Wednesday, April 25, 2012

The Reality-averse Illinois Government Is On Route To A Probable Plunge Into Insolvency -

The Reality-averse Illinois Government Is On Route To A Probable Plunge Into Insolvency -

For Illinois, The Bills Come Due As Reality Closes In

Illinois was more heavily taxed than its five contiguous states (Indiana, Kentucky, Missouri, Iowa, Wisconsin) even before January 2011, when Quinn got a lame duck Legislature (its successor has fewer Democrats) to raise corporate taxes 30% (from 7.3% to 9.5%), giving Illinois one of the highest state corporate taxes, and the fourth-highest combination of national and local corporate taxation in the industrialized world.

Since 2009, Quinn has spent more than $500 million in corporate welfare to bribe companies not to flee the tax environment he has created.

Quinn raised personal income taxes 67% (from 3% to 5%), adding about $1,040 to the tax burden of a family of four earning $60,000. Illinois' unemployment rate increased faster than any other state's in 2011.

Its pension system is the nation's most underfunded, and the state has floated bond issues to finance pension contributions — borrowing money that someday must be repaid, to replace what should have been pension money it spent on immediate gratifications.  [Please click on the link above to see the entire article.]

Thursday, April 19, 2012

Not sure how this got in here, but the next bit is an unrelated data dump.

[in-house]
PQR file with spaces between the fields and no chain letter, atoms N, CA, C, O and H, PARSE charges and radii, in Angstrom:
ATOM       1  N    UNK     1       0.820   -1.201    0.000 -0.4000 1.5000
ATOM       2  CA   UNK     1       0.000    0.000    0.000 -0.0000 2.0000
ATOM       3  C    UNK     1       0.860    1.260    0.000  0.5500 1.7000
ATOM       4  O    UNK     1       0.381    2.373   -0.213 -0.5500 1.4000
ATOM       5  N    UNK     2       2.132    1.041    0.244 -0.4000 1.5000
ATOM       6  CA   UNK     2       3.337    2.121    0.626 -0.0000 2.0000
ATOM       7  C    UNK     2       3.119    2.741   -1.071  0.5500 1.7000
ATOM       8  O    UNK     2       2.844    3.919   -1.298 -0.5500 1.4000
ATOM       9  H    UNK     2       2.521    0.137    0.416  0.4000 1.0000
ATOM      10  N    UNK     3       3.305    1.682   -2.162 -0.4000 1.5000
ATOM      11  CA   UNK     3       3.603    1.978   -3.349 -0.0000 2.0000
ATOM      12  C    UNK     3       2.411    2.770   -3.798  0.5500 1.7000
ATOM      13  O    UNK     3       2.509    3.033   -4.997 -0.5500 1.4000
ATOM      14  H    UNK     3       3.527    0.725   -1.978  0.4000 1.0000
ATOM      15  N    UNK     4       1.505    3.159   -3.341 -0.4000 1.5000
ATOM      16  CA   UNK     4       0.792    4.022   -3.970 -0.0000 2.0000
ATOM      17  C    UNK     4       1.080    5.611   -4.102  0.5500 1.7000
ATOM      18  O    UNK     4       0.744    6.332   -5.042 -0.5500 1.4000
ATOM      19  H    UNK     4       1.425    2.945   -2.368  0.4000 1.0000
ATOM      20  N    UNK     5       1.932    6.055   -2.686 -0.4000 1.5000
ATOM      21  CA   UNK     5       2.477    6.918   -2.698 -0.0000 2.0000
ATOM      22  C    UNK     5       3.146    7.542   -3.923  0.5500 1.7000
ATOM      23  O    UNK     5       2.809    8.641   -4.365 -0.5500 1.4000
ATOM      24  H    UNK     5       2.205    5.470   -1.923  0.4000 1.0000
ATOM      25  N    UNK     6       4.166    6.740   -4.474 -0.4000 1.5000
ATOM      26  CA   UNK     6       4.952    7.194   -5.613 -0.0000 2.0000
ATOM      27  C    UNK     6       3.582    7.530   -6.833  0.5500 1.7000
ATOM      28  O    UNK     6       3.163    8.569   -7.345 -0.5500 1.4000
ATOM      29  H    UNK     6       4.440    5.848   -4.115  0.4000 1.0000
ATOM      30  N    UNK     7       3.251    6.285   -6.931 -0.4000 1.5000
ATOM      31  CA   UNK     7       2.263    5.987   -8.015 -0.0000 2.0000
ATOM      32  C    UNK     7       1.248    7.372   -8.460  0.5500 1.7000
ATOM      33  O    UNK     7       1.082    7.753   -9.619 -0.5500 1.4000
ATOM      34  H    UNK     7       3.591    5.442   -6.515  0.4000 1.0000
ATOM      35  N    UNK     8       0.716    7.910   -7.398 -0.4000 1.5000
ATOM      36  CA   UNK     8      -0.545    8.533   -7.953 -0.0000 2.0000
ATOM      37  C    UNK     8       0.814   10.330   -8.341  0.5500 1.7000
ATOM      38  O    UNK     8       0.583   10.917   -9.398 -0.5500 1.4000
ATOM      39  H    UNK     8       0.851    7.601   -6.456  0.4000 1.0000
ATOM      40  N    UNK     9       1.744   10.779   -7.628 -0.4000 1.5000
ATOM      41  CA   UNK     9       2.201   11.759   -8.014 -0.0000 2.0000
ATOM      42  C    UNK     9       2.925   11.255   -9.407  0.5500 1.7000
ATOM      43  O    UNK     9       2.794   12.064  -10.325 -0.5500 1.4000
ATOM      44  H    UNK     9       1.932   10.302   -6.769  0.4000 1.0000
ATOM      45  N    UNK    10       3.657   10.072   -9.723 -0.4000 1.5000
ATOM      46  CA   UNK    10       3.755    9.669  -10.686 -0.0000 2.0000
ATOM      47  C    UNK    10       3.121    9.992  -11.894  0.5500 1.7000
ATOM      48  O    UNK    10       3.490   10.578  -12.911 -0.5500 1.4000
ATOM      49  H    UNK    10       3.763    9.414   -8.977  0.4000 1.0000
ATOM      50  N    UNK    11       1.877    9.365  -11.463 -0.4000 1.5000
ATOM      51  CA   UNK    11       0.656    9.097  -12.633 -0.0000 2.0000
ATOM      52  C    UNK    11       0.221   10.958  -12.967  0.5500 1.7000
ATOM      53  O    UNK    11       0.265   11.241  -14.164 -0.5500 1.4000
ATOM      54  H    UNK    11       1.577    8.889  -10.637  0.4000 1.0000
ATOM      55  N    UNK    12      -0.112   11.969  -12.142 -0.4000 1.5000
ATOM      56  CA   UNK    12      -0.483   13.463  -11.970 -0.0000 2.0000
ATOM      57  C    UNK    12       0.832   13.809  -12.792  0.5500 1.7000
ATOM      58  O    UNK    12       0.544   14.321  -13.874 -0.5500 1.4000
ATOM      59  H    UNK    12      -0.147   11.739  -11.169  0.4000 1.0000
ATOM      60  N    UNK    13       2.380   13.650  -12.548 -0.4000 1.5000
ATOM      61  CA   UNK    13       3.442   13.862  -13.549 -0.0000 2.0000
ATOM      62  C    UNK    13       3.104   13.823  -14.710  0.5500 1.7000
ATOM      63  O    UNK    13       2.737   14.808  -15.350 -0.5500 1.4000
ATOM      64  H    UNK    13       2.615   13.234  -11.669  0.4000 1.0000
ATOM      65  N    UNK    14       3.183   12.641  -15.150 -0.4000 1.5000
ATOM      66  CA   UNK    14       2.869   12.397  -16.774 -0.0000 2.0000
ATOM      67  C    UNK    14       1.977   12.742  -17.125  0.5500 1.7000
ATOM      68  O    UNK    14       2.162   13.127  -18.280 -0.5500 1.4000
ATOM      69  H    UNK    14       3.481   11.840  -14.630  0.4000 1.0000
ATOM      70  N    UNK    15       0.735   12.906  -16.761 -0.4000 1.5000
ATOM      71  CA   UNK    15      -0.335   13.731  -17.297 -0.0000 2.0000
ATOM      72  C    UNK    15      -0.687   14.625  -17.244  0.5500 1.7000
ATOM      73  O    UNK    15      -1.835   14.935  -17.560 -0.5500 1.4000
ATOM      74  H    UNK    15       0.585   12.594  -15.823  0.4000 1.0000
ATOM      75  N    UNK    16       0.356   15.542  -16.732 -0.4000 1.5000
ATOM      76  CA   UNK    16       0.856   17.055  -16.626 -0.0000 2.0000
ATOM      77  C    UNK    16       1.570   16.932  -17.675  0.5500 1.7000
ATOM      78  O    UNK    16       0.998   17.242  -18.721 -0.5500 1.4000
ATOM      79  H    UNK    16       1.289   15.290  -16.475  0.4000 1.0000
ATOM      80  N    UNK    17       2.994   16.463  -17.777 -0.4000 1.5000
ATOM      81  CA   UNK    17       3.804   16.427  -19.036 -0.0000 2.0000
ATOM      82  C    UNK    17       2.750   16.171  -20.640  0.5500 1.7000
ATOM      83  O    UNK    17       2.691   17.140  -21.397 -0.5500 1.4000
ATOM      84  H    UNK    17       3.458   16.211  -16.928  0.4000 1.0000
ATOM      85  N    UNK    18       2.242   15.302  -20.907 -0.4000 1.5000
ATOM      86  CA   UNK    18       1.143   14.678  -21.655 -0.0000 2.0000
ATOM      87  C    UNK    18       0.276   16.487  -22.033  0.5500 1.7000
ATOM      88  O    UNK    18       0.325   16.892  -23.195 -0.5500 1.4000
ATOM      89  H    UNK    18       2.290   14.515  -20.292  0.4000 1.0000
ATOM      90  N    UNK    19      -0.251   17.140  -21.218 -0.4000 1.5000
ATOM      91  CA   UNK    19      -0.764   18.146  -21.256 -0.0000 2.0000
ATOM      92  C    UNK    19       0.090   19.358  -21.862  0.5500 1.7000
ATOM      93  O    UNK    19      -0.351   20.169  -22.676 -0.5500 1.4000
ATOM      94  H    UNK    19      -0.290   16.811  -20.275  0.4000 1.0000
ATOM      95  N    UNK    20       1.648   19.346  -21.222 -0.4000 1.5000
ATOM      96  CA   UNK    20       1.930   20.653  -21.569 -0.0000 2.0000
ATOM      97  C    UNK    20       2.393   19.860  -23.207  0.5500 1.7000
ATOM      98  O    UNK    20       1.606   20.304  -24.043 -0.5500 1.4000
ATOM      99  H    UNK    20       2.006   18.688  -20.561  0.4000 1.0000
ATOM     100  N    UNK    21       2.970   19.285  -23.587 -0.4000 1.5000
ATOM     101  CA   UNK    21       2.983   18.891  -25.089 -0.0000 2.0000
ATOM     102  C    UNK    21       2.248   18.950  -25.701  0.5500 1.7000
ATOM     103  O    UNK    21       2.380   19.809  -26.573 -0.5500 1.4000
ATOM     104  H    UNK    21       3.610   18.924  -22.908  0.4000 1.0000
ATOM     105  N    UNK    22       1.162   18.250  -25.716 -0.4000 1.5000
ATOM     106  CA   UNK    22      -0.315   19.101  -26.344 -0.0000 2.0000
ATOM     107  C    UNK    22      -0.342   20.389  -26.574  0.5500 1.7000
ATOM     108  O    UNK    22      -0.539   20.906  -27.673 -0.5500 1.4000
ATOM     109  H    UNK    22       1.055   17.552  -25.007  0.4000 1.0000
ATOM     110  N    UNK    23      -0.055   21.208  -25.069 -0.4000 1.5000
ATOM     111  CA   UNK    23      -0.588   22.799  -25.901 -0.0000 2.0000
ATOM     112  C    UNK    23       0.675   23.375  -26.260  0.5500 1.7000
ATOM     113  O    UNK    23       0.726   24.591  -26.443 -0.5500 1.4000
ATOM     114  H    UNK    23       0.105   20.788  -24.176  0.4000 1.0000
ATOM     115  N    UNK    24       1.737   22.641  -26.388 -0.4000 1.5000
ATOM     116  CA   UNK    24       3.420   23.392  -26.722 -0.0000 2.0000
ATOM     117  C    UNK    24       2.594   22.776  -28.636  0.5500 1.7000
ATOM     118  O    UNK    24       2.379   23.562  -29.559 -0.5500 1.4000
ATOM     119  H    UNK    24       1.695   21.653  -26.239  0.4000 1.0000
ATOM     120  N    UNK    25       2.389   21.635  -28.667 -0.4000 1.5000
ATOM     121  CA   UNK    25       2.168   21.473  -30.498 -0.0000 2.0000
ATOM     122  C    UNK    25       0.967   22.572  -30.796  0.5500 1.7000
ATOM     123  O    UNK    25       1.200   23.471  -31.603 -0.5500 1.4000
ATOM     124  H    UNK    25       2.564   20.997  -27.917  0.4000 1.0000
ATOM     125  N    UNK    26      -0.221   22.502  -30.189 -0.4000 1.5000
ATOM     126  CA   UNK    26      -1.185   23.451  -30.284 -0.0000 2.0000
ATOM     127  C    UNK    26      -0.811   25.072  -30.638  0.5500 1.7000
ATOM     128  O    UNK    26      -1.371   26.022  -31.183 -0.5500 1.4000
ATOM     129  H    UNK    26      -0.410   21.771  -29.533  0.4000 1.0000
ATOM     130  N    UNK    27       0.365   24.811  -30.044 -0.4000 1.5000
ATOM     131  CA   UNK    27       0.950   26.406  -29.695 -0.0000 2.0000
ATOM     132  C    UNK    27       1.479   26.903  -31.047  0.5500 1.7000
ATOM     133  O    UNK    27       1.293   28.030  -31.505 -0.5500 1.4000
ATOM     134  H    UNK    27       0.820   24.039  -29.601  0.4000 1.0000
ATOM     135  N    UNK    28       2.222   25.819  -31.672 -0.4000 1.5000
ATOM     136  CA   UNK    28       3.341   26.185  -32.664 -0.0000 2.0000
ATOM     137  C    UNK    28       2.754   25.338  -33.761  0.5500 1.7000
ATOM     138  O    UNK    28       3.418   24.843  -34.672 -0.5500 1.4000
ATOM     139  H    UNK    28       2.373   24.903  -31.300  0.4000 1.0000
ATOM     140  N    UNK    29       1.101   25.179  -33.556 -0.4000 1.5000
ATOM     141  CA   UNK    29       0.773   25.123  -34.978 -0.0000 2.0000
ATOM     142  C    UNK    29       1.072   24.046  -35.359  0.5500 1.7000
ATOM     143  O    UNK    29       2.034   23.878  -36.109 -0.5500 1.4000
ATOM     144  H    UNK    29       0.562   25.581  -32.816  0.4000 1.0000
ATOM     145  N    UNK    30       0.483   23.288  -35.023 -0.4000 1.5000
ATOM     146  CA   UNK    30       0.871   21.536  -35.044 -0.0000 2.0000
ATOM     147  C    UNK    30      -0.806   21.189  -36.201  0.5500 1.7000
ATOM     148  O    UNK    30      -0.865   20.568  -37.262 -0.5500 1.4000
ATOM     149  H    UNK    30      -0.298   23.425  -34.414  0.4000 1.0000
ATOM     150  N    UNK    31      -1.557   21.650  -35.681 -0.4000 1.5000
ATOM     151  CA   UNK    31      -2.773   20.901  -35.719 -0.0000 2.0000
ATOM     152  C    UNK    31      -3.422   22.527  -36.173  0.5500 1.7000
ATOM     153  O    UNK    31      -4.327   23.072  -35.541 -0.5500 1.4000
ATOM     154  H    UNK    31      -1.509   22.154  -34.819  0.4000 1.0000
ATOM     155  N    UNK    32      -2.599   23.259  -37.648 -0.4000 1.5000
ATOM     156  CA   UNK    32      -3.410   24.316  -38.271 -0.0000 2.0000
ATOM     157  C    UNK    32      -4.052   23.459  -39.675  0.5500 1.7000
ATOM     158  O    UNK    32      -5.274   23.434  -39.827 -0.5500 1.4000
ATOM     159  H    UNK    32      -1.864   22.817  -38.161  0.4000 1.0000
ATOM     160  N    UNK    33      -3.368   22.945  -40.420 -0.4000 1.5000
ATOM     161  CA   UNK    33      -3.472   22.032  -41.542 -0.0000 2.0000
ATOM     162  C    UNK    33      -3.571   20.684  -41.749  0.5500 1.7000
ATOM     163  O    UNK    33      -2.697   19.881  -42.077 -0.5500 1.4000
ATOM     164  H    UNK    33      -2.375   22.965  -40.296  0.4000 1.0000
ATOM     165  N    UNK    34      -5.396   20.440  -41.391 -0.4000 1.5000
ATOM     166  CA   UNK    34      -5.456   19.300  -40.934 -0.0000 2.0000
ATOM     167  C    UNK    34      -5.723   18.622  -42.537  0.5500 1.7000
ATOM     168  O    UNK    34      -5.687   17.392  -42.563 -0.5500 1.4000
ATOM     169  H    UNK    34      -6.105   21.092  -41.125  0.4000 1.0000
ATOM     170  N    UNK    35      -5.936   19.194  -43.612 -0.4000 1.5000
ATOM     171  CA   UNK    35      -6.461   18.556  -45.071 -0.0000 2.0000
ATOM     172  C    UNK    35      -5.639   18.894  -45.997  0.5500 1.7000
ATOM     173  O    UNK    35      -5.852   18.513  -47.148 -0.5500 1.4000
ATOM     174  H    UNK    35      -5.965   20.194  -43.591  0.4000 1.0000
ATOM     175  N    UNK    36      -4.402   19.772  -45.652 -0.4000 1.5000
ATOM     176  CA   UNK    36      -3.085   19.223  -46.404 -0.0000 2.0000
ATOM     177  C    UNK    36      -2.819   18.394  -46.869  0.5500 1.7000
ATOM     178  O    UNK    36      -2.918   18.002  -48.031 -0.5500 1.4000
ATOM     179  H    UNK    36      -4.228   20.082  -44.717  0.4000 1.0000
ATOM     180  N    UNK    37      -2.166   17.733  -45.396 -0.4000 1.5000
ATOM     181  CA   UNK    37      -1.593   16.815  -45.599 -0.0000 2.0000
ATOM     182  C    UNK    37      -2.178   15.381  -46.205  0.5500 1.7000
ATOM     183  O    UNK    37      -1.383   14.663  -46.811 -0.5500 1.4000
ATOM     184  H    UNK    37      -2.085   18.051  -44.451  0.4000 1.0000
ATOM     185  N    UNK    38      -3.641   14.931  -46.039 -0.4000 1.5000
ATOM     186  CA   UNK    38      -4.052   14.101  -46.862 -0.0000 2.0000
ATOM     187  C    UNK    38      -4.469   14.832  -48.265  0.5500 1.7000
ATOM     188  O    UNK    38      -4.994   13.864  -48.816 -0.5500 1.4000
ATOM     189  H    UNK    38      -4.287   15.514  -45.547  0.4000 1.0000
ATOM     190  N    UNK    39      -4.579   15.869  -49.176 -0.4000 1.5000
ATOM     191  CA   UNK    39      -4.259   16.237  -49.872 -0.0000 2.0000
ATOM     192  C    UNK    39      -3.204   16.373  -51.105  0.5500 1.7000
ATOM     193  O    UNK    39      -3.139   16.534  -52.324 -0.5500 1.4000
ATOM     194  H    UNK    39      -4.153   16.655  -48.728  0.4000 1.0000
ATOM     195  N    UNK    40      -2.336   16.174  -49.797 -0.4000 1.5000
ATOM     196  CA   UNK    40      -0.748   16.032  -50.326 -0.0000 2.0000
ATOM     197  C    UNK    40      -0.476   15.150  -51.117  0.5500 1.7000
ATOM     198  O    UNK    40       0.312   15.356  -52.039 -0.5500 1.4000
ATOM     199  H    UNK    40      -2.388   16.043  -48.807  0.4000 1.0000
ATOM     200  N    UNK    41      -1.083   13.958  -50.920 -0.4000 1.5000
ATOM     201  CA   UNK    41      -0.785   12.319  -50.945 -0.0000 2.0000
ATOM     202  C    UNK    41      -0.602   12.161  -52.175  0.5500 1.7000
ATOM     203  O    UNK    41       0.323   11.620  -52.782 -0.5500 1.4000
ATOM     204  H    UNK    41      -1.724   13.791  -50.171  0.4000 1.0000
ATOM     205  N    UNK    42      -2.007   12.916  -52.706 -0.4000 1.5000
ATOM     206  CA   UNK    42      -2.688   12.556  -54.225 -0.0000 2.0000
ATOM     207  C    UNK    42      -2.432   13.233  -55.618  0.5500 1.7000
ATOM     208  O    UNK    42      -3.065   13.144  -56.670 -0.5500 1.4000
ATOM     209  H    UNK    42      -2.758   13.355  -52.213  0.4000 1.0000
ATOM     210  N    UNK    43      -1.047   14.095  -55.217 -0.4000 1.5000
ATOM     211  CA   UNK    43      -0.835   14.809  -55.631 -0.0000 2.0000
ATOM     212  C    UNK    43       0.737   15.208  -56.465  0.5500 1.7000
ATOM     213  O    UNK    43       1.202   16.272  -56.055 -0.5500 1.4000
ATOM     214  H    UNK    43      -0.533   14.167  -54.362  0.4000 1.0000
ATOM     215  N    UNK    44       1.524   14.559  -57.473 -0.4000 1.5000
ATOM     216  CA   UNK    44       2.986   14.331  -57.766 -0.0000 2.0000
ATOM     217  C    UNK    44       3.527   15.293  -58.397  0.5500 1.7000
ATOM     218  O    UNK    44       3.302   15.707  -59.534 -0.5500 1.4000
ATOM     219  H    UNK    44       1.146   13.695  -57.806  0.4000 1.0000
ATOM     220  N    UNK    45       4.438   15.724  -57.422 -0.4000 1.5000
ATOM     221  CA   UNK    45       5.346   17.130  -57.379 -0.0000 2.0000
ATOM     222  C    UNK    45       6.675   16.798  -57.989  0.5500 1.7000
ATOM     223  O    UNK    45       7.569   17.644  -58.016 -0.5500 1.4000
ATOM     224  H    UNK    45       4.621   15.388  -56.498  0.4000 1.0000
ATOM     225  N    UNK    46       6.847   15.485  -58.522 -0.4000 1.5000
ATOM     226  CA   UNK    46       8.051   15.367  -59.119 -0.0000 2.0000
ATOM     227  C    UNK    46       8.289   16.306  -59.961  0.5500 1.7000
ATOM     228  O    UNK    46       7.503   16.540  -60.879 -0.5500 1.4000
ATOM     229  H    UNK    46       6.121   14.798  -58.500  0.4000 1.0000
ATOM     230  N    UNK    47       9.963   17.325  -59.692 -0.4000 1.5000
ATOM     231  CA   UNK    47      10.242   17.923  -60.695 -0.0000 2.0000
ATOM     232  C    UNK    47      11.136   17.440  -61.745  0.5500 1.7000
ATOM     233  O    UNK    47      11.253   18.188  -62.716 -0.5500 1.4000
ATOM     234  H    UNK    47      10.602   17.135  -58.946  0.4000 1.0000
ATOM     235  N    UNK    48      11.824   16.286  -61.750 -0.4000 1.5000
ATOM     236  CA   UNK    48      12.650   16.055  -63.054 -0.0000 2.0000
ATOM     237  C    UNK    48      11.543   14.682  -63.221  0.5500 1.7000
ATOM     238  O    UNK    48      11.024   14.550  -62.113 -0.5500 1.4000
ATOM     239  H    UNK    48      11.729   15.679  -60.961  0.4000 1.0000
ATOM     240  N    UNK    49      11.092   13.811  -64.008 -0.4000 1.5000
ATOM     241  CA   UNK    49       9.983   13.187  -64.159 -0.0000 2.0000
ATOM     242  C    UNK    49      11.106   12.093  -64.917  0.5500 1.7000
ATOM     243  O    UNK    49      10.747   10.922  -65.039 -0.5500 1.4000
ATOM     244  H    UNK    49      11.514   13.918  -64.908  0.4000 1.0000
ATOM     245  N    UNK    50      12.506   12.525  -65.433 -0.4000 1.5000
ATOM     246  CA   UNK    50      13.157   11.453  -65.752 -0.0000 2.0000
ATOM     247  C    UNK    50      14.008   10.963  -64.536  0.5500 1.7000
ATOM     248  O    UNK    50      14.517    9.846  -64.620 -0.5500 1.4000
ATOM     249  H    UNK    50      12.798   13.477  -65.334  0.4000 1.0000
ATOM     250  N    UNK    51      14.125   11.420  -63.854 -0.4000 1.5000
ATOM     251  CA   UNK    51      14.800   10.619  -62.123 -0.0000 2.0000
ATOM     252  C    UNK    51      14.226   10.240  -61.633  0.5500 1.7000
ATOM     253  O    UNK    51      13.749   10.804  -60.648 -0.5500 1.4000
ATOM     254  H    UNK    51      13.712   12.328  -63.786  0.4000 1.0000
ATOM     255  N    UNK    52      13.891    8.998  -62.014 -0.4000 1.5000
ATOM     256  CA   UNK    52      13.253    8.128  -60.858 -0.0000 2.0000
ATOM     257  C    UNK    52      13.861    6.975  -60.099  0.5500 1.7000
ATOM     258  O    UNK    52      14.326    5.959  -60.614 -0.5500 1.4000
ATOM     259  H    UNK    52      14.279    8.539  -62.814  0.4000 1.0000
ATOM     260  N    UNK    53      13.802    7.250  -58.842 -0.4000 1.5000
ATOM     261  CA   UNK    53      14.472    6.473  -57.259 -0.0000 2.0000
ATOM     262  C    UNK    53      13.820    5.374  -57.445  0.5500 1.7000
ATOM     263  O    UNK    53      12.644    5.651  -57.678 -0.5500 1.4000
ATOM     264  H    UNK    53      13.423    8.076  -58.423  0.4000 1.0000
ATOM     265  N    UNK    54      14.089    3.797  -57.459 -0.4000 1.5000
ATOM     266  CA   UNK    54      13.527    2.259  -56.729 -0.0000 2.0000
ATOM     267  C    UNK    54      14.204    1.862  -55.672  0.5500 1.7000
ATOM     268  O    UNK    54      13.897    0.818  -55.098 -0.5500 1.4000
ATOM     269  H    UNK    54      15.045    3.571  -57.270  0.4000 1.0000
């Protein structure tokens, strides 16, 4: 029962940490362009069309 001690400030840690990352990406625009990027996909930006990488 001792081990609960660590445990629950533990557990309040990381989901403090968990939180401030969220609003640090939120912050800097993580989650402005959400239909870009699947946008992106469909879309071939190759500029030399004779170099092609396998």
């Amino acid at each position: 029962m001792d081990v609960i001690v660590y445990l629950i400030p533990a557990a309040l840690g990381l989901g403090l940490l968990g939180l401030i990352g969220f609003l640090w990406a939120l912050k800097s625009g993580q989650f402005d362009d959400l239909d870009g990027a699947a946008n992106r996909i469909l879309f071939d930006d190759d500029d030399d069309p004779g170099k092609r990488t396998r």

Evidence Counts--Evaluating State Tax Incentives for Jobs and Growth by The Pew Center on the States, April 2012

015_12_RI Tax Incentives Report_web.pdf (application/pdf Object)


Every year, states invest billions of
taxpayer dollars in tax incentives
designed to promote economic
development, but few know whether
they are getting a strong return on their
investment. Some states do not carefully
measure the economic impact of their
incentives; others do not examine them
at all. Some have conducted rigorous
evaluations of individual tax incentives
and others have systems for regularly
reviewing all major tax incentives—
but no state has put the two together.
As a result, when lawmakers consider
whether to offer or continue such
incentives, how much to spend, and who
should get them, they often are relying
on incomplete, conflicting, or unreliable
Closing this knowledge gap should be a
top priority for policy makers, especially
as states continue their efforts to emerge
from the Great Recession. The good news
is that a number are striving to do so,
creating a blueprint for others to follow.

Friday, April 13, 2012

Public Pensions Under Stress : Shining Light on a Dark Corner, Federal Reserve Bank of Cleveland, April 13, 2012

Public Pensions Under Stress :: :: <img src="/Forefront/images/forefront_w.jpg" alt="Forefront" /><br />Spring 2012 :: 04.13.2012 :: Federal Reserve Bank of Cleveland

Public Finances: Shining Light on a Dark Corner

The financial crisis has made it all too clear that regulators failed to see into the dark corners of the financial system. With that in mind, the Federal Reserve Banks of Cleveland and Atlanta have formed a Financial Monitoring Team to study pension funds and municipal finance with an eye toward implications for the wider economy and financial system. What concerns should we have? In this article and other articles from this spring issue of Forefront, we explain where risks could be building and how reforms might help forestall their impact on the broader economy and financial system.

The Widely Ranging Estimates of Pension Underfunding

Just how underfunded are America’s public pension plans? It depends who you ask.